Well, not all paravirtualization. I/O device virtualization is certainly the best way to get good I/O performance out of virtual machines, and paravirtualized clocks are still necessary to avoid clock-drift issues.
But mmu paravirtualization, hacking your guest operating system's memory management to cooperate with the hypervisor, is going away. The combination of hardware paging (NPT/EPT) and large pages match or beat paravirtualization on most workloads. Talking to a hypervisor is simply more expensive than letting the hardware handle everything transparently, even before taking into account the costs introduced by paravirtualization, like slower system calls.
The design of the kvm paravirtualized mmu reflects this planned obsolescence. Instead of an all or nothing approach, kvm paravirtualization is divided into a set of features which can be enabled or disabled independently. The guest picks the features it supports and starts using them.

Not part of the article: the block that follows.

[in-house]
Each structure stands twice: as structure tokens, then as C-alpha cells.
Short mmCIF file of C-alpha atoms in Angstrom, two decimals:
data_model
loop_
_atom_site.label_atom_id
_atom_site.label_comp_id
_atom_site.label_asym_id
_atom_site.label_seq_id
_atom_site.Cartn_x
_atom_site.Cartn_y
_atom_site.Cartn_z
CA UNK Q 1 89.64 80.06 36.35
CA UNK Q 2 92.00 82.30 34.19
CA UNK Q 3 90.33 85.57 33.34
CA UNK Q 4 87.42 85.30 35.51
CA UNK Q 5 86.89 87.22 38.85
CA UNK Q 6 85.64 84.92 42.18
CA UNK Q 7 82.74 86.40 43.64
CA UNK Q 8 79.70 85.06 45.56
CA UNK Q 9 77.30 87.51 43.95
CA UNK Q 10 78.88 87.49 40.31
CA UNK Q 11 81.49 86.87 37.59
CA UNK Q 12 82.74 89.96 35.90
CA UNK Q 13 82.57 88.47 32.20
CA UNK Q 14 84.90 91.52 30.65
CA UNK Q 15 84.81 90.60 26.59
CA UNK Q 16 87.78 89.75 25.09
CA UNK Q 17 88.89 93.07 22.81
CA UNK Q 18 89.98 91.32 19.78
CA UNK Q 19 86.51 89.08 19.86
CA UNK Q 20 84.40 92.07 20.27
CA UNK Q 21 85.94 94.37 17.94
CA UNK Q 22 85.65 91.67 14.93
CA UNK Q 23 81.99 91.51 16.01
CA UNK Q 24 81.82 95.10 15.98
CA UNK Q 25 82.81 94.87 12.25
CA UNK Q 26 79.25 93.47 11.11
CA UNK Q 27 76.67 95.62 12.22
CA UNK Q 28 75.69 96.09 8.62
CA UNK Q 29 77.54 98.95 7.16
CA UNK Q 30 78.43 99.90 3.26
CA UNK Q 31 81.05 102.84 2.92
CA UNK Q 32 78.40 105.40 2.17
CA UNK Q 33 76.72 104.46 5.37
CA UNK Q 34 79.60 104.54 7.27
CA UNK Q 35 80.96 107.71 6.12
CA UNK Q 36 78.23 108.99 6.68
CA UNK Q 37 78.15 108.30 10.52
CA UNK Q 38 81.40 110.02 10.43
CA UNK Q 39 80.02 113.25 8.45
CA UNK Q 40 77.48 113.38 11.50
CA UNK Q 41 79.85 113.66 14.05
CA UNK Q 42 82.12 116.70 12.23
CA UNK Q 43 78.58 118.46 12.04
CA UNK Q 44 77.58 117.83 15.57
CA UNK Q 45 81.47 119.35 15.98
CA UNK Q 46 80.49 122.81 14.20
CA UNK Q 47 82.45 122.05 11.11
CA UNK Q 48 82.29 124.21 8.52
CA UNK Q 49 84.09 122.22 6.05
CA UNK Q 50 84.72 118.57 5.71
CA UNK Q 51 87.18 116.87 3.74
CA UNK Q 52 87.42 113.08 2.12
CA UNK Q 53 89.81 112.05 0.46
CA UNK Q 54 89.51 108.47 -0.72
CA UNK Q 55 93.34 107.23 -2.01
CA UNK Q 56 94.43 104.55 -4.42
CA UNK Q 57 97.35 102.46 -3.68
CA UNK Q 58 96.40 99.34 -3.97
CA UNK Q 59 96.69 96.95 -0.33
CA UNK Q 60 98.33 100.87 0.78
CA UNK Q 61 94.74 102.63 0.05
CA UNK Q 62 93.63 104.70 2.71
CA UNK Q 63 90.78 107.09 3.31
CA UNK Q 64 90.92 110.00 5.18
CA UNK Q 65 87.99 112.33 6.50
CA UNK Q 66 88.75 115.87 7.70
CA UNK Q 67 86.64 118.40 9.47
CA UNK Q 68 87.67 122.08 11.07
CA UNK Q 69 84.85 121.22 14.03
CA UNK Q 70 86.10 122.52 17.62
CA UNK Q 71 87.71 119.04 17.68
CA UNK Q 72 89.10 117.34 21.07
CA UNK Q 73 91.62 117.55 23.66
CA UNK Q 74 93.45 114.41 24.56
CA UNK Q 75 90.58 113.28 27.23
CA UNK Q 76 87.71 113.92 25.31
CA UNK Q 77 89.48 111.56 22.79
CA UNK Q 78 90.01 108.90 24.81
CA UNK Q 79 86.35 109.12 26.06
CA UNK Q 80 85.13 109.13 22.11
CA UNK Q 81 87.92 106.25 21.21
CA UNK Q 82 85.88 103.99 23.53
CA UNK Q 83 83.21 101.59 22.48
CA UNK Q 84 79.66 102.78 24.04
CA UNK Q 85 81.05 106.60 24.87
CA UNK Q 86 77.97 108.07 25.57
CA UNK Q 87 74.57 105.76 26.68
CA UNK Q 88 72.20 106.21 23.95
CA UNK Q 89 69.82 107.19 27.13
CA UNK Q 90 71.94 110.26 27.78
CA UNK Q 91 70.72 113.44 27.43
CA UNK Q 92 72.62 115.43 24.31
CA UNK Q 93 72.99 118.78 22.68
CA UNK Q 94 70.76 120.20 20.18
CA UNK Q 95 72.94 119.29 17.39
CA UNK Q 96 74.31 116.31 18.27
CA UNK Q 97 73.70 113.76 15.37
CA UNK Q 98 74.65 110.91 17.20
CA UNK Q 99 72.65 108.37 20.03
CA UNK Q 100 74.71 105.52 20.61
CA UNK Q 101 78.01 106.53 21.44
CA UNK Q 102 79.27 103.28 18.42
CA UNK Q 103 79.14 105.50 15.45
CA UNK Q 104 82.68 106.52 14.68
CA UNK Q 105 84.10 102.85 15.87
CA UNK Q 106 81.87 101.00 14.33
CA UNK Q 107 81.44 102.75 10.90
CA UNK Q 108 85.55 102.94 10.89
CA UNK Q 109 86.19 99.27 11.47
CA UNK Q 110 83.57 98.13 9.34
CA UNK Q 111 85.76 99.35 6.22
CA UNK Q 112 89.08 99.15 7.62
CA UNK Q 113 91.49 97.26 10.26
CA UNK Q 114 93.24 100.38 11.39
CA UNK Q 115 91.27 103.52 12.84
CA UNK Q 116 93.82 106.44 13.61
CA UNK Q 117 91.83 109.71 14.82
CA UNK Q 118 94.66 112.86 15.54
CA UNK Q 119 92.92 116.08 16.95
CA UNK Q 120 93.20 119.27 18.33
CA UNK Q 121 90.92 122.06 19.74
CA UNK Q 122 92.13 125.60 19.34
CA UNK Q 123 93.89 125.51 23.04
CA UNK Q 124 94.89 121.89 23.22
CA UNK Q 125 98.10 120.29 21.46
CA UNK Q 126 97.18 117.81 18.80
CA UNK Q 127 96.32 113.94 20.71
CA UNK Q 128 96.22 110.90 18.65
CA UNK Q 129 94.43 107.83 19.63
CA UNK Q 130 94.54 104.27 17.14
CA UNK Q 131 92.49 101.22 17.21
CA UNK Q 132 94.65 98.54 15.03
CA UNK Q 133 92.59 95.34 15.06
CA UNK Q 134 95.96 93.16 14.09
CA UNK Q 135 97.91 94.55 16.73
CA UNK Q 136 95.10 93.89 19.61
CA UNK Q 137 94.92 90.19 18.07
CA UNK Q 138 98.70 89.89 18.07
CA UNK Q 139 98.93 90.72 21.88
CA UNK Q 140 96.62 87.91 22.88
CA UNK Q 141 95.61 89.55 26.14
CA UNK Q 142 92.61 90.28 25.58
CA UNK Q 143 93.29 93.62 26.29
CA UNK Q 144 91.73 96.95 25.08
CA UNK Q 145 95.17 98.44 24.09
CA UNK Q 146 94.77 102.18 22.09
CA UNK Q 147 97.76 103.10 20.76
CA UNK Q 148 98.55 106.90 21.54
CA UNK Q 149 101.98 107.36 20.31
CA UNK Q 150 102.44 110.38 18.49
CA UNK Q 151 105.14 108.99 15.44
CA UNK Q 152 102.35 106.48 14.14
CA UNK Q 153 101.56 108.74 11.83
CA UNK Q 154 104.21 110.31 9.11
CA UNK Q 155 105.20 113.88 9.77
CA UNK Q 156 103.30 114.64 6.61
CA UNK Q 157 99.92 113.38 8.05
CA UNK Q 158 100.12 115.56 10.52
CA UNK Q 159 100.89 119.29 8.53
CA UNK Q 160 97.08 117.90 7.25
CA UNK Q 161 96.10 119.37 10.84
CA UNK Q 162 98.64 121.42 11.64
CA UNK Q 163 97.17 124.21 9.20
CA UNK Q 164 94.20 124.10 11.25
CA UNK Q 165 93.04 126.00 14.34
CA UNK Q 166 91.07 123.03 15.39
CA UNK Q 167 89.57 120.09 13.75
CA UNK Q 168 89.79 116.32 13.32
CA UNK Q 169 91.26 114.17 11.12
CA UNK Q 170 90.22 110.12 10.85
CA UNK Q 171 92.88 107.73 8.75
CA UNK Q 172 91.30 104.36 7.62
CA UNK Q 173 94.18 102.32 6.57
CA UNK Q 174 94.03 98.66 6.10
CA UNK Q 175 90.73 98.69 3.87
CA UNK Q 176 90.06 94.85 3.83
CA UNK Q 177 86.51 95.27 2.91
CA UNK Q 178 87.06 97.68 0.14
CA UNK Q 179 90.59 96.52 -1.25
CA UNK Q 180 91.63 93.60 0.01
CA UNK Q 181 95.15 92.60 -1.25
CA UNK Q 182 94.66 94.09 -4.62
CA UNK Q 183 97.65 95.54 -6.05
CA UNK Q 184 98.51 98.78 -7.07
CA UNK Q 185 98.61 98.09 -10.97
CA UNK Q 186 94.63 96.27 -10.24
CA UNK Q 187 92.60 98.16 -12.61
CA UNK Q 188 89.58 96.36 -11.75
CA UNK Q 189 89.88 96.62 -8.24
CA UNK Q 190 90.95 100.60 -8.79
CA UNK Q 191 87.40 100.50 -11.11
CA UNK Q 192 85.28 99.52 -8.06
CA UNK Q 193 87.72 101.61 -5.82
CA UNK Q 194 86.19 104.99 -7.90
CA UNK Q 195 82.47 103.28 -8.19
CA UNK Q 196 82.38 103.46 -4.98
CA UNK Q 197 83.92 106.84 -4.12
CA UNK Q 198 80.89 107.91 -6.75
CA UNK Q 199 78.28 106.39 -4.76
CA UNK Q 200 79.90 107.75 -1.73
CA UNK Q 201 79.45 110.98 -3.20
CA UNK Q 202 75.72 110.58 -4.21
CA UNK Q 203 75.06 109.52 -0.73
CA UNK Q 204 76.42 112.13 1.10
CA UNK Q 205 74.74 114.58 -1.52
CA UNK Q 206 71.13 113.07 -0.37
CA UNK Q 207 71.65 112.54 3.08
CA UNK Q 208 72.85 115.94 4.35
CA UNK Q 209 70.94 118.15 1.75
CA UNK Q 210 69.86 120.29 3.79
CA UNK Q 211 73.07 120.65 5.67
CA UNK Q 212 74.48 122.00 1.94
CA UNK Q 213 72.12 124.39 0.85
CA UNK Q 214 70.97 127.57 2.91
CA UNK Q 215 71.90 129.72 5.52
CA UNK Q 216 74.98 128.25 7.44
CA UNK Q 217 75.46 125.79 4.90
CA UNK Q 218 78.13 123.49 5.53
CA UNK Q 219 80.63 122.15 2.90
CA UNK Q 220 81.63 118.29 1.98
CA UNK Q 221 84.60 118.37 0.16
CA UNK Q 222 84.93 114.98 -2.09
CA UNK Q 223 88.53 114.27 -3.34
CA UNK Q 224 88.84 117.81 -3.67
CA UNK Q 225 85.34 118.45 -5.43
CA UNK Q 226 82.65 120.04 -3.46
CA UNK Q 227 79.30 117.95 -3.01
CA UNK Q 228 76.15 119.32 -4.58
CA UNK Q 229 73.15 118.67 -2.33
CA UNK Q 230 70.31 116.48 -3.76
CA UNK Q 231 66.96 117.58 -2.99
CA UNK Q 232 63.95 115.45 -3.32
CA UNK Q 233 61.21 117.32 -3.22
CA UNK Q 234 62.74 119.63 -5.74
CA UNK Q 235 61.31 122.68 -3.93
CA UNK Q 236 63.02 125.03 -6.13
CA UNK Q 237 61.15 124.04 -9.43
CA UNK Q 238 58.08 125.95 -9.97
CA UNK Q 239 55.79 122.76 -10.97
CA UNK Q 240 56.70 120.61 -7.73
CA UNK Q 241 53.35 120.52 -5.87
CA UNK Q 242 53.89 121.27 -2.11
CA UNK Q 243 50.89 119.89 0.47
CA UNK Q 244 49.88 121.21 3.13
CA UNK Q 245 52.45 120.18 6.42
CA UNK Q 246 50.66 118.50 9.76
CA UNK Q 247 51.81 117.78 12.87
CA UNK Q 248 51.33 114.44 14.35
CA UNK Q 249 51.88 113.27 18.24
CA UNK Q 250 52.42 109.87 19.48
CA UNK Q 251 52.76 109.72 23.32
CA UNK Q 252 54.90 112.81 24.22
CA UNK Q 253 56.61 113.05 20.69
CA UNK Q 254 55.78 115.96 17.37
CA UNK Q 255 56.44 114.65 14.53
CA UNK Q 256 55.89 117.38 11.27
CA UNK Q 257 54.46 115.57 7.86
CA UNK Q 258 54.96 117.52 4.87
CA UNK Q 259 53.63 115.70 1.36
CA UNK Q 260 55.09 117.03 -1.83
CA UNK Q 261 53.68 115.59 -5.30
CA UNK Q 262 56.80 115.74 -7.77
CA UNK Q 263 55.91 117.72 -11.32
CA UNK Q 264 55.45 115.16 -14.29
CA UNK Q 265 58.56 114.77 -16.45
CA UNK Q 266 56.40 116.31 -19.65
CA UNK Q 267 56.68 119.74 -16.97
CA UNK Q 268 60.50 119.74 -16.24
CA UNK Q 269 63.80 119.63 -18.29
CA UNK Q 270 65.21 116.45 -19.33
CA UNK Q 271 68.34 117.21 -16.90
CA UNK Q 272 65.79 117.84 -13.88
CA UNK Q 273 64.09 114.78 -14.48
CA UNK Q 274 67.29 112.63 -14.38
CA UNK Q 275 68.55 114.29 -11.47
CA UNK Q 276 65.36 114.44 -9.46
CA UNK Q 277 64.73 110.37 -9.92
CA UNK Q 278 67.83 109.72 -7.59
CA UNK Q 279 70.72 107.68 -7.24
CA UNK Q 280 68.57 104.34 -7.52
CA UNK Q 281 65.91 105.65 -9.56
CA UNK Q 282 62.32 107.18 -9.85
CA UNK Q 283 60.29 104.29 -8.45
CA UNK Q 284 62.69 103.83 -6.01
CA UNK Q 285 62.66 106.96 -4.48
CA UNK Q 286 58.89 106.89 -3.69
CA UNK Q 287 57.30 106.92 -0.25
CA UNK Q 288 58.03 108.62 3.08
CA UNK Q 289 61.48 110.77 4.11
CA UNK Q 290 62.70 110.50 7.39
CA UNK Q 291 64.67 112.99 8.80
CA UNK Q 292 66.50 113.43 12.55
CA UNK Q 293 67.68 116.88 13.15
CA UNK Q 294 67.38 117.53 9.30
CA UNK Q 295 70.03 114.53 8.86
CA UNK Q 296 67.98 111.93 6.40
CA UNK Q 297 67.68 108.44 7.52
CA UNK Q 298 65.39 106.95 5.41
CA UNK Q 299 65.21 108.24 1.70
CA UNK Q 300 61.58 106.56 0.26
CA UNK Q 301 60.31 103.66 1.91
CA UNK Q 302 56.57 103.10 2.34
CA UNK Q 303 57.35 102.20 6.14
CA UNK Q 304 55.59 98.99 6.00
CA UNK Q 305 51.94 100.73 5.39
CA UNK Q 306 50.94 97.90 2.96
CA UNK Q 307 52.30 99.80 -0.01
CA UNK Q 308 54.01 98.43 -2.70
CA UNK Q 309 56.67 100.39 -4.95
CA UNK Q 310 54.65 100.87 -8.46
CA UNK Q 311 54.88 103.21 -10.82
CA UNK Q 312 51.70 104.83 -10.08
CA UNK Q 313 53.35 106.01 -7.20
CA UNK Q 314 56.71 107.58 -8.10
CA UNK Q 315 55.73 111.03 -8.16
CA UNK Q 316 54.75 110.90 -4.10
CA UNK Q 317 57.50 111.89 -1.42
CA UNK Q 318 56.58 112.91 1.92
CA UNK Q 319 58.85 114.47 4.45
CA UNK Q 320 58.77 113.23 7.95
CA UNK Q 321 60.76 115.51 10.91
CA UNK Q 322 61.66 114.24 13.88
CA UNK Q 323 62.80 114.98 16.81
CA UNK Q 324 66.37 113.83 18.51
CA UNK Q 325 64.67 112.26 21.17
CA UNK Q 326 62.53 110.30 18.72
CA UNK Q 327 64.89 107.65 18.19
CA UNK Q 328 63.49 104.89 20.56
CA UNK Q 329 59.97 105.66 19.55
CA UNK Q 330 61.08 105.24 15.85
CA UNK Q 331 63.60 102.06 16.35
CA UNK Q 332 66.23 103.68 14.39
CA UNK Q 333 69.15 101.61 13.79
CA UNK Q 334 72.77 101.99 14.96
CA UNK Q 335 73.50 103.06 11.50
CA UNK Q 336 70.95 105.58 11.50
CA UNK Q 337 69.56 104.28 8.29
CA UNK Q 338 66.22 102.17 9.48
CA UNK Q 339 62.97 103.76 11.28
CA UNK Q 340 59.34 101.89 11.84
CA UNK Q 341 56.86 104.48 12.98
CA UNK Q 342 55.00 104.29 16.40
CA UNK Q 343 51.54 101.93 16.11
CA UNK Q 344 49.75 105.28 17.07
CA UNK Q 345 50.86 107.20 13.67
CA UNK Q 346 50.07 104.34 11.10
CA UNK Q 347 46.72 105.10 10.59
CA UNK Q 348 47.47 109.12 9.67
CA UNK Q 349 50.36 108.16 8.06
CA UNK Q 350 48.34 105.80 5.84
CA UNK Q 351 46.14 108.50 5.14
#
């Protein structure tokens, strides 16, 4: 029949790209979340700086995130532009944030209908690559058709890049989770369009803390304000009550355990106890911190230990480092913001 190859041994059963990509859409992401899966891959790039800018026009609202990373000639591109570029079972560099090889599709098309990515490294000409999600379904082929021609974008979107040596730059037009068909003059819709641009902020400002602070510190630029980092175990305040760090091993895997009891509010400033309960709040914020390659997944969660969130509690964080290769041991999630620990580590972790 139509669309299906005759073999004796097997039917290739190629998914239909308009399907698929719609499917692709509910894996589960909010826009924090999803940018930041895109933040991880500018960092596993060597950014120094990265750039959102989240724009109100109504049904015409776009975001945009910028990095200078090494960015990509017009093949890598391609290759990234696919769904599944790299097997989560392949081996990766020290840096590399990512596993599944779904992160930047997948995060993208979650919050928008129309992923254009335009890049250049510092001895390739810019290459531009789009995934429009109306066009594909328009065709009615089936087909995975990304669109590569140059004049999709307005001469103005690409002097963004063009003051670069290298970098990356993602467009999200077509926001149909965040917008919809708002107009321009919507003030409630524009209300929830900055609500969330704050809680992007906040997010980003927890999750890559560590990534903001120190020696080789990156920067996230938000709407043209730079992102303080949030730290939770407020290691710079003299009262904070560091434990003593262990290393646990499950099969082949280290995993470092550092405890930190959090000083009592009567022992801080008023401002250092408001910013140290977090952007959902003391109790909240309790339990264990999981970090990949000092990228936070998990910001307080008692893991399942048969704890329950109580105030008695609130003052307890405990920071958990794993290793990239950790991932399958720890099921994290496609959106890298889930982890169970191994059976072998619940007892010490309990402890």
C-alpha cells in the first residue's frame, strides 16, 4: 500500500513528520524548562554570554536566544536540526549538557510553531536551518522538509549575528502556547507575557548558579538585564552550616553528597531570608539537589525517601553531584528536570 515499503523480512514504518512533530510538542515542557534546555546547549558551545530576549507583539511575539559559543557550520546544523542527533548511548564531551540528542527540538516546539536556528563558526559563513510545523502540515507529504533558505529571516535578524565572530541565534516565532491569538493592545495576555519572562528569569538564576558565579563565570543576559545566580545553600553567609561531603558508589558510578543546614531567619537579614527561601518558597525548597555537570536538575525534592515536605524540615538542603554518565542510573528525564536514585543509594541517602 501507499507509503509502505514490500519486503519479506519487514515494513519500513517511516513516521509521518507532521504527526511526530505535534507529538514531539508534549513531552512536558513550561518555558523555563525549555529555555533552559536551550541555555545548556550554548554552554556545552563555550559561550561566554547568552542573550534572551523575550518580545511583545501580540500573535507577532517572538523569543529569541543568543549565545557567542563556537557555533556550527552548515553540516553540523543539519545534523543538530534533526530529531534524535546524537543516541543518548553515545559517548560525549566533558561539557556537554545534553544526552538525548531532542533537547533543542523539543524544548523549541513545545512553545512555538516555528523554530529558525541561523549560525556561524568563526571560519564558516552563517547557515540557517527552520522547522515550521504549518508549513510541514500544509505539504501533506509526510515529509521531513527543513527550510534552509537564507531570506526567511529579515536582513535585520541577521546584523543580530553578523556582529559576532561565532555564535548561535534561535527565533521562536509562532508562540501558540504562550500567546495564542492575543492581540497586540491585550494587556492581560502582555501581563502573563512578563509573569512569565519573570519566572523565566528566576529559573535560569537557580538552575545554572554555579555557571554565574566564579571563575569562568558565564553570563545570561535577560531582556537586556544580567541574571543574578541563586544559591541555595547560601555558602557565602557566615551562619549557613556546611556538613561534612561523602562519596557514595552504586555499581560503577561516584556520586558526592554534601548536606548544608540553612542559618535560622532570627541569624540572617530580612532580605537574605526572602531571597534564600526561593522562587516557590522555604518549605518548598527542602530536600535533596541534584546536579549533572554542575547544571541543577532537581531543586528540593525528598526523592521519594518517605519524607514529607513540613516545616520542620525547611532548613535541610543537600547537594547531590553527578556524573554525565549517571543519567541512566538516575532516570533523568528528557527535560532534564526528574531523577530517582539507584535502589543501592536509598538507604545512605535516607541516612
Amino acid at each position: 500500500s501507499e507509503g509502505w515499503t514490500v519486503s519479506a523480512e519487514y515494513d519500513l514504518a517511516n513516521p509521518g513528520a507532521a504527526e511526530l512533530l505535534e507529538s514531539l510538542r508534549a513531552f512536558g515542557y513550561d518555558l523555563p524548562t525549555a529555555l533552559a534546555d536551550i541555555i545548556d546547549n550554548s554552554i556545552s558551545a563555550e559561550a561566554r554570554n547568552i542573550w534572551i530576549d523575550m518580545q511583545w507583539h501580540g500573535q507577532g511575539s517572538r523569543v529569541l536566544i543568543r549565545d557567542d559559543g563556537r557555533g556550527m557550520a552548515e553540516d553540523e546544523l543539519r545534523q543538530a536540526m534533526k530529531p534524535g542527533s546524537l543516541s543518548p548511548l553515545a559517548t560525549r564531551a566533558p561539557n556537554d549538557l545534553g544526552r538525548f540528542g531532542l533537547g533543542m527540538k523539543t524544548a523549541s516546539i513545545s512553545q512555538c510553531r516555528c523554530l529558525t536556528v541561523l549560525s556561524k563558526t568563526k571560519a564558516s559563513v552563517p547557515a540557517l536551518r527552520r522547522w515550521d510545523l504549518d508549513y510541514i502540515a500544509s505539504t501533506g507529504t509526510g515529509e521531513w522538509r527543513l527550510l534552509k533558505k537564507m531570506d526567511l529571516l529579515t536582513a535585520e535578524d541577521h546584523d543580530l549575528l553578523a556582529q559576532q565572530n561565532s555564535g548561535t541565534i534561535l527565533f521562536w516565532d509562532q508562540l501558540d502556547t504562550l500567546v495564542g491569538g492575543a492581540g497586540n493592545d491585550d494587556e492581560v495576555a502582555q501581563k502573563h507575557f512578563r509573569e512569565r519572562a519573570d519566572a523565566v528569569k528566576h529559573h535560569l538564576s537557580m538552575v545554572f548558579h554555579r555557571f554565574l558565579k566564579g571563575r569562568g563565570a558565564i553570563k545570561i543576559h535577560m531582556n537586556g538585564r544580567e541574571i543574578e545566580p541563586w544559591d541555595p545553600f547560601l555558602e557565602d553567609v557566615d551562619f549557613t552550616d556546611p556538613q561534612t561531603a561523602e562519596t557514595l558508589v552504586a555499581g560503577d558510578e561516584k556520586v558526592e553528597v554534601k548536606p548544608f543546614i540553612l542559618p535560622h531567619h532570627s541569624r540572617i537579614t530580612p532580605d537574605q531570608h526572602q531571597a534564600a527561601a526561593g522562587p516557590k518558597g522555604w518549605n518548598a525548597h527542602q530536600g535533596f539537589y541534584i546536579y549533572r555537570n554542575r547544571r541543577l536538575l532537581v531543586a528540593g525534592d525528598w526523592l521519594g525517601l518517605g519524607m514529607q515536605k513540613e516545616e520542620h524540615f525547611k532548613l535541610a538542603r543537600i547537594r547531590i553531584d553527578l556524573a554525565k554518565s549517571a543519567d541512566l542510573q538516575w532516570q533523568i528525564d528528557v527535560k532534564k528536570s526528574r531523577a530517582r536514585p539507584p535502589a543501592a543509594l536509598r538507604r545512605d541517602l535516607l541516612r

The trick is that when the host supports NPT or EPT, kvm does not expose the paravirtualized mmu to the guest; in turn the guest doesn't use these features, and receives the benefit of the more powerful hardware. All this is done transparently without any user intervention.